2024 Budget

The core of the 2024 New Zealand Budget is tax relief for working families and restrained public spending. Households anxious about cost of living and job security make cautious consumers. Businesses coping with rising overheads and shrinking retail spends tend to tighten up to maintain cash flow. Changes to the bright-line test and interest deductibility made it easier for property investors but removal of the First Home Grant makes it harder for first home buyers. If we can cool inflation during the second half of the year, interest rates might cool too. It is hoped that the boosts to the back pocket and to families will inject a bit more optimism in the meantime.

Changes to personal income tax thresholds take effect from 31 July

Income threshold (current)Income threshold
(from 31 July 2024)
Tax rate
0 – $14,0000 – $15,60010.5%
$14,001 – 48,000$15,601 – 53,50017.5%
$48,001 – 70,000$53,501 – 78,10030%
$70,001 – 180,000$78,101 – 180,00033%
$180,000+No change39%

This is designed to give New Zealanders some breathing space after several years where higher wages dragged them into higher tax brackets due to inflation.

Other tax credits and FamilyBoost

Comparable to the extension of the personal income tax rate thresholds is the change to the independent earner tax credit (IETC). It’s currently available for people earning between $24,000 and $48,000 per year (providing a tax credit of up to $20 per fortnight). From 31 July 2024, the upper income limit will be extended from $48,000 to 70,000 per year, although it starts to be reduced when a person earns more than $66,000 per year.

The in-work tax credit supporting low-to-middle income working families with children will also increase by up to $50 fortnight from 31 July 2024.

From 1 July 2024, FamilyBoost, a new childcare rebate, will be administered by Inland Revenue. Eligible families will be able to obtain a reimbursement for up to 25% of their early childhood education (ECE) fees, up to a maximum of $150 per fortnight (taking into account the 20 hours of ECE and the Ministry of Social Development’s childcare subsidy). The maximum amount per fortnight reduces for families with incomes over $140,000 per year. Families with incomes over $180,000 are not eligible.

Infrastructure, resilience and housing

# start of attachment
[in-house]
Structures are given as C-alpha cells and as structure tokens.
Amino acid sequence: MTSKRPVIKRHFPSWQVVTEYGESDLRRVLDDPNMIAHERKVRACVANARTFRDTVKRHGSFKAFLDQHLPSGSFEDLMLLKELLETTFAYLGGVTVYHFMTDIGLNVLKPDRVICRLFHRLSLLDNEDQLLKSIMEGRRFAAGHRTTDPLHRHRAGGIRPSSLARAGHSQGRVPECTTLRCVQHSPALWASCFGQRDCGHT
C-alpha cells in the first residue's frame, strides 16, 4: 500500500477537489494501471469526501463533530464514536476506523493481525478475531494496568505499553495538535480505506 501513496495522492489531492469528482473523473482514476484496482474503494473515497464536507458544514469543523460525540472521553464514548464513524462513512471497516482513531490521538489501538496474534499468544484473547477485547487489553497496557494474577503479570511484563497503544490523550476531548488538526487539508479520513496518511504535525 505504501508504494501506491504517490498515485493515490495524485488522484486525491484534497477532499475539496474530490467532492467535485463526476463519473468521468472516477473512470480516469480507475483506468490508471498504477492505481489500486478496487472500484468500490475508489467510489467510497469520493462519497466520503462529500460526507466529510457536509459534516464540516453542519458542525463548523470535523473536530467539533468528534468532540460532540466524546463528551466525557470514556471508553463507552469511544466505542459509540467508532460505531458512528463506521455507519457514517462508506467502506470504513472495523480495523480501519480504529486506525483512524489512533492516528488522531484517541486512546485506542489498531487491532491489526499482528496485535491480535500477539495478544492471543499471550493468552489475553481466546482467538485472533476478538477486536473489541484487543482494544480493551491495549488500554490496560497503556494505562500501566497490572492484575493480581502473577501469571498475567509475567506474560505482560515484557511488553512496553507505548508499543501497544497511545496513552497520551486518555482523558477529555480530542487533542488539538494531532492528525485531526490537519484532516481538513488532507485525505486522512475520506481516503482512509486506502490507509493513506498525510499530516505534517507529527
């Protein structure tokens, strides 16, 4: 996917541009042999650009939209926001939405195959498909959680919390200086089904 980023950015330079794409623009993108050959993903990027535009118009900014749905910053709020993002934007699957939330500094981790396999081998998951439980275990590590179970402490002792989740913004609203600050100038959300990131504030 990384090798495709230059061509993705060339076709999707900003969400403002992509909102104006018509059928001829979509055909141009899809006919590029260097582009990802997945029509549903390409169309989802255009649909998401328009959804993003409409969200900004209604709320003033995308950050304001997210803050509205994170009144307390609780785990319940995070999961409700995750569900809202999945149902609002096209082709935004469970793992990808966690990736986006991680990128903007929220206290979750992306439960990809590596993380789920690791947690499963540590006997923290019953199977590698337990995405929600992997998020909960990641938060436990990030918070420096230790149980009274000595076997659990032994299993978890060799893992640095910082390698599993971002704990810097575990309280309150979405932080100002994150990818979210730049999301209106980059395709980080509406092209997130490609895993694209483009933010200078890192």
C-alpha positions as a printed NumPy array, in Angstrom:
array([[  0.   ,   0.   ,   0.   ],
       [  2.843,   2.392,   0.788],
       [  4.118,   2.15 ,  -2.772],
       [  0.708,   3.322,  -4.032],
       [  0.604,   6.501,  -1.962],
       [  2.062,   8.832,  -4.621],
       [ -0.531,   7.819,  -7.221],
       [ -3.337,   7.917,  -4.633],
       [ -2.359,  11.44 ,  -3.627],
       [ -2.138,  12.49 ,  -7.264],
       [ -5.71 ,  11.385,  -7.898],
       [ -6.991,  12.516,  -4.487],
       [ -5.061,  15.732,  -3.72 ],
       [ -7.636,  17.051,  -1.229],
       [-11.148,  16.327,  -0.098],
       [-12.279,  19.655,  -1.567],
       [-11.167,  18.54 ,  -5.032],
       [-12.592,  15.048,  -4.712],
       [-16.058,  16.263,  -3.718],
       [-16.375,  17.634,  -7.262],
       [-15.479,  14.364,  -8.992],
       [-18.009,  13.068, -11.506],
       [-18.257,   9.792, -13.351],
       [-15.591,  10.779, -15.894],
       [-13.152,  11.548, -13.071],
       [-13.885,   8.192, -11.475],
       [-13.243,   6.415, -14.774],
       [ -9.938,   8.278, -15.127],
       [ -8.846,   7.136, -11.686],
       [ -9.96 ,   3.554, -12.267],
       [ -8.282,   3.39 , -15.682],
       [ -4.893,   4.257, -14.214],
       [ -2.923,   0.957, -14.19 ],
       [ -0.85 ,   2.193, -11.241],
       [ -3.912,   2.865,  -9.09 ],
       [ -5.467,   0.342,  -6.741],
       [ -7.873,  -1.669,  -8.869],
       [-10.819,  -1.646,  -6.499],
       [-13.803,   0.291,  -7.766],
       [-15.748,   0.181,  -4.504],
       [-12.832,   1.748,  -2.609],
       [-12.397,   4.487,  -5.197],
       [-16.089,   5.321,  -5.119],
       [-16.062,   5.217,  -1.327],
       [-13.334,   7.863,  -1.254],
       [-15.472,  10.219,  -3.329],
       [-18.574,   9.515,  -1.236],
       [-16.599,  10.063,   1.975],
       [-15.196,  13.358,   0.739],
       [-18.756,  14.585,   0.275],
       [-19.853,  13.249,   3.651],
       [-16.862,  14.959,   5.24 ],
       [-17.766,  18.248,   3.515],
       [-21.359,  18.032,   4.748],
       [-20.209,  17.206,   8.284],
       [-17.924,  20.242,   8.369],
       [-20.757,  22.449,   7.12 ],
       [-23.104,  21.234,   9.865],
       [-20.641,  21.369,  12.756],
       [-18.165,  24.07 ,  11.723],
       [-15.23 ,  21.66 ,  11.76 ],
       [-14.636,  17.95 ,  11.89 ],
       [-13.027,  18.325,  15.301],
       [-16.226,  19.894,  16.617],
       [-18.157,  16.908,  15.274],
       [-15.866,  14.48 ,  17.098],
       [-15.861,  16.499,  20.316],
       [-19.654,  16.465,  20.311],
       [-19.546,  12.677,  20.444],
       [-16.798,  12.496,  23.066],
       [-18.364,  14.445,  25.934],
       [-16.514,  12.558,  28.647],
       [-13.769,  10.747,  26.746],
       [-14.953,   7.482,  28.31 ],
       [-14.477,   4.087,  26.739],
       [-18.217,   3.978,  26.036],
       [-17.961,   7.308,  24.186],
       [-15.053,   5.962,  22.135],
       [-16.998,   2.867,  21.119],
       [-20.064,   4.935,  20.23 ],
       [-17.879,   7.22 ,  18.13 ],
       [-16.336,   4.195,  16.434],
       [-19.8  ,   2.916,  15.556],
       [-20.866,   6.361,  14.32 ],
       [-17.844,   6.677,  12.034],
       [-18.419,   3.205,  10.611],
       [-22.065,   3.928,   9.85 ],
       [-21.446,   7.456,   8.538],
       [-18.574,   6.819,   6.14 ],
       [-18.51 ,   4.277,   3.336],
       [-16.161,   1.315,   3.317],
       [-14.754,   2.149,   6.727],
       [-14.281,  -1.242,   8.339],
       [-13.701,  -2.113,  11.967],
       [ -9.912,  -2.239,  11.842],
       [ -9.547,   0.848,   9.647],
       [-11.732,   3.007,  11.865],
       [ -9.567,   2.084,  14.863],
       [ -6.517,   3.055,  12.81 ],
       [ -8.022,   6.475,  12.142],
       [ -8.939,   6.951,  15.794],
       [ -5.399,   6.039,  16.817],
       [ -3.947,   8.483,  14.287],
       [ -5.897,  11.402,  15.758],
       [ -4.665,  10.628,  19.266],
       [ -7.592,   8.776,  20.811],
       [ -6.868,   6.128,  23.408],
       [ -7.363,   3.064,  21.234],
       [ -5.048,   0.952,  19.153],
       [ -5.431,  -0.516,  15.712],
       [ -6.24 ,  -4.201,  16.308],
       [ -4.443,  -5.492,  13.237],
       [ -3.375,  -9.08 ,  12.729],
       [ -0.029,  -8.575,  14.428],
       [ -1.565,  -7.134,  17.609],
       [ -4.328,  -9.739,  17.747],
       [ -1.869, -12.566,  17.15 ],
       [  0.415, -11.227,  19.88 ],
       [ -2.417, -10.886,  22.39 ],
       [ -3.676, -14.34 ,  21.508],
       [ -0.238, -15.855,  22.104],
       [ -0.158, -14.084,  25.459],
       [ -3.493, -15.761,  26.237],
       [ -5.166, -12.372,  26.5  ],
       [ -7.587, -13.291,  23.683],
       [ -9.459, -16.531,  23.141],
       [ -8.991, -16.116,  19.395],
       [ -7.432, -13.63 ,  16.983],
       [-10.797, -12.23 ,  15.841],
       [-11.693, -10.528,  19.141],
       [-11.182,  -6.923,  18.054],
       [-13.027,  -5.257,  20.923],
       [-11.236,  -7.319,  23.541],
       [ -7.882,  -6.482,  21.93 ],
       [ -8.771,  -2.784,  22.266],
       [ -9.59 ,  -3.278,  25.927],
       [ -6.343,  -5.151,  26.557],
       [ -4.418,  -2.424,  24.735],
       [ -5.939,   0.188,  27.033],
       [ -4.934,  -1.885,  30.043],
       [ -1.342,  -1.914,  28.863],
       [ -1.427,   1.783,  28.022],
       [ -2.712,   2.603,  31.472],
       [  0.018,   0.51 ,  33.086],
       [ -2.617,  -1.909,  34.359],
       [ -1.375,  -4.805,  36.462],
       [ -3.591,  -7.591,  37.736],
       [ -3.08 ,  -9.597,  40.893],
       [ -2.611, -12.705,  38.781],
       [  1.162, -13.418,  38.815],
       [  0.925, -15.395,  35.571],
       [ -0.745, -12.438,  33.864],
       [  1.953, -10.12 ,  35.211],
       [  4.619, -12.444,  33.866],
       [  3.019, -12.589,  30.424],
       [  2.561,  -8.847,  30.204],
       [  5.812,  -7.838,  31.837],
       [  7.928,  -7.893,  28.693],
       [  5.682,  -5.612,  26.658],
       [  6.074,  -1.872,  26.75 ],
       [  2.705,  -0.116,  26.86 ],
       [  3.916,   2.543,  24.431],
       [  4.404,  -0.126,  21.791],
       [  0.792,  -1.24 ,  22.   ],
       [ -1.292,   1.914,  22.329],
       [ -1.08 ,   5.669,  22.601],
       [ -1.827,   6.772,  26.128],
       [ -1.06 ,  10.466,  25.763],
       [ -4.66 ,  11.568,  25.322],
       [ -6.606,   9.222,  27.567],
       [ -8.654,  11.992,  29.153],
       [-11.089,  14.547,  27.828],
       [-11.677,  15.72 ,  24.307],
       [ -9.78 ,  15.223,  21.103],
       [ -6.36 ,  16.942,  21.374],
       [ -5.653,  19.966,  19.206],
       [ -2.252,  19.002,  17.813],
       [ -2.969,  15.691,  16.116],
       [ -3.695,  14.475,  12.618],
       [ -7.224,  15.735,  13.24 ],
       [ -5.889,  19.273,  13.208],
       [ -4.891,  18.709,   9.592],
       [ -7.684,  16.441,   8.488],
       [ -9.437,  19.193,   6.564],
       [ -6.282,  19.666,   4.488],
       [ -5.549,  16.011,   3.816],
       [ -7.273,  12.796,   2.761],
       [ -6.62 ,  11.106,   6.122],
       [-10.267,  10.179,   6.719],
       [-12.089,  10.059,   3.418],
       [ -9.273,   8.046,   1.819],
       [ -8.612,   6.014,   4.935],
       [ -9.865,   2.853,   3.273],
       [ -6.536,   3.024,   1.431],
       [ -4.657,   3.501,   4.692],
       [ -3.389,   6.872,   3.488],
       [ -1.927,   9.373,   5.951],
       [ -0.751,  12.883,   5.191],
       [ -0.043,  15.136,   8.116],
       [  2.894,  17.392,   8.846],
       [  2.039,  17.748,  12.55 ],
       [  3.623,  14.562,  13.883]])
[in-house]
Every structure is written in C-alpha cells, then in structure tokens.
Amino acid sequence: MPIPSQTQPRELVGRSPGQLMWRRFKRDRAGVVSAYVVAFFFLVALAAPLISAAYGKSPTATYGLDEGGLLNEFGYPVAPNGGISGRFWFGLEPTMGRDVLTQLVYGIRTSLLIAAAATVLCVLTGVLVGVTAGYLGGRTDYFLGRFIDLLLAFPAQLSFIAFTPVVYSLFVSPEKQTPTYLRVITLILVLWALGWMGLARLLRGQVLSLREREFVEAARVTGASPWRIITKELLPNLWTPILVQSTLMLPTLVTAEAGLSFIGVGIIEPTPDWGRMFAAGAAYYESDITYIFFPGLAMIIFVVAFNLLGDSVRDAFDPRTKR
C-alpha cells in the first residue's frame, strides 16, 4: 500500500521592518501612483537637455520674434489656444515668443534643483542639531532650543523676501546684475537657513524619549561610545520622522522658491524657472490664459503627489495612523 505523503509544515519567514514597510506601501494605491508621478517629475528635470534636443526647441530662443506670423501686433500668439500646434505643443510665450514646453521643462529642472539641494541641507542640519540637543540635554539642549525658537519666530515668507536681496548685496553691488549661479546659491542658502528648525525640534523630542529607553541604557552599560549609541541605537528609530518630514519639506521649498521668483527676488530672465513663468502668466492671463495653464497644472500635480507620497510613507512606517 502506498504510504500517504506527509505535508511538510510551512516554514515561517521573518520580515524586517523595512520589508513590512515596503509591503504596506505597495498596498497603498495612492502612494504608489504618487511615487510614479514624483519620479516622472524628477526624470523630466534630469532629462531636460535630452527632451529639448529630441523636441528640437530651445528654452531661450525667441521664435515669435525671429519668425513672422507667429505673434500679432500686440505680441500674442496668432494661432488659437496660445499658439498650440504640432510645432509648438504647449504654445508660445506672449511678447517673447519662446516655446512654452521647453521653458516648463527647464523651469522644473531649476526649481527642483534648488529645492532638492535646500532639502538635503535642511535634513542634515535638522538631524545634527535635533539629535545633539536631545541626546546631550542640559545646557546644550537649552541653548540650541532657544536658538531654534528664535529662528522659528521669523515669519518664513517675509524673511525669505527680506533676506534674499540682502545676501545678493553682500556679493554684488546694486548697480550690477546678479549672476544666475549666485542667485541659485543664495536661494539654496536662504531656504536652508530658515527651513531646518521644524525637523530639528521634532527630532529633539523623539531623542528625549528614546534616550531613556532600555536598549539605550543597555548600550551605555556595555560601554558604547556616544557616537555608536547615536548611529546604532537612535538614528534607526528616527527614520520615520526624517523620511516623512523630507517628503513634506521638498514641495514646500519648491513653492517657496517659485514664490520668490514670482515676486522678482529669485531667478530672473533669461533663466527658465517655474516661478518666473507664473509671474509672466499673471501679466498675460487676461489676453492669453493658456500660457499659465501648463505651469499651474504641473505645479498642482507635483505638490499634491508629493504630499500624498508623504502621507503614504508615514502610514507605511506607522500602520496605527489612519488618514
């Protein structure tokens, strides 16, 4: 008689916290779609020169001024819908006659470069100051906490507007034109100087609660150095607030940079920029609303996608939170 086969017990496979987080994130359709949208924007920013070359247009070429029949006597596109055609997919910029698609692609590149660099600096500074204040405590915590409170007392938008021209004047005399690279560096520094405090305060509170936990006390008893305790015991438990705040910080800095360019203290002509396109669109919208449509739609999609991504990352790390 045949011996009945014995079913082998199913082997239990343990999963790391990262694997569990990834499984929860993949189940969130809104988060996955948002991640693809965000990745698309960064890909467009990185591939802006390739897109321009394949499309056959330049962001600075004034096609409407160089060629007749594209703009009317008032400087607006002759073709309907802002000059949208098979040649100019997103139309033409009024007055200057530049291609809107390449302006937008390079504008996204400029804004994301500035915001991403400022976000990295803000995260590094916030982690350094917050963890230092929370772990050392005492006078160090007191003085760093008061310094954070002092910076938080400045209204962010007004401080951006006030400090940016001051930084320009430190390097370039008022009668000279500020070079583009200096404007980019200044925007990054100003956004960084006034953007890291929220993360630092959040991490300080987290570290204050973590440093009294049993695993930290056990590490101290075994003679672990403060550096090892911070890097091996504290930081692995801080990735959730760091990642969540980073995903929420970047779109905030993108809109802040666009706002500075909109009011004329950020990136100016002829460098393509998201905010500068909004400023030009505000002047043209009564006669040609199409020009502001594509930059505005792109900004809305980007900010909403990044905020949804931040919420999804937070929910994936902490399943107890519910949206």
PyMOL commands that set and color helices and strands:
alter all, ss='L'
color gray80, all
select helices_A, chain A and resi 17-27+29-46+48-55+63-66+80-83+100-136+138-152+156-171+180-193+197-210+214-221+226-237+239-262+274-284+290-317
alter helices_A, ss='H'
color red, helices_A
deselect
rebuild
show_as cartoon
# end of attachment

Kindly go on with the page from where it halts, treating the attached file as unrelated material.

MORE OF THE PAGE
Budget 2024 invests $1.2 billion over three years in a new Regional Infrastructure Fund covering:

  • flood protection and energy security projects, including schemes to protect agricultural land
  • projects supporting increased productivity in regional economies

First in line are areas still recovering from Cyclone Gabrielle such as the East Cape region and parts of Northland.

A 30-year National Infrastructure Plan and National Infrastructure Agency are also being established to expedite development across road, rail and public transport, educational institutions, defence capability, prison facilities and social housing.

The First Home Grant will be scrapped, the funding going towards an additional $140m for social housing.

Health and education

The Budget allocates $3.4b for hospital and specialist services and $2.1b for primary care, community and public health through Health New Zealand. $1.77b is allocated to Pharmac. The free breast screening programme for women aged
45 –69 will be extended to include women up to the age of 74. The Gumboot Friday initiative will receive $24m to provide young people with free mental health counselling. The Government also pre-commits funding over the next two budgets to help the sector plan and invest for frontline healthcare delivery and workforce retention.

The $5 fee for prescriptions is back for most people from 1 July, with exemptions for under-14s, over 65s, Community Services Card holders and their dependents who are 14–17-years old.

For education, $2.9b in new funding is set aside over the next four years, including:

  • $1.5b for building new schools and classrooms and maintaining and upgrading existing ones
  • $163m for IT infrastructure and services in schools
  • $478m to continue the Healthy School Lunches Programme for another two years

At tertiary level, the first-year fees free policy is being replaced with a final-year fees free policy. Interest rates on student loans will increase by 1% for five years for people overseas from 1 April 2025.

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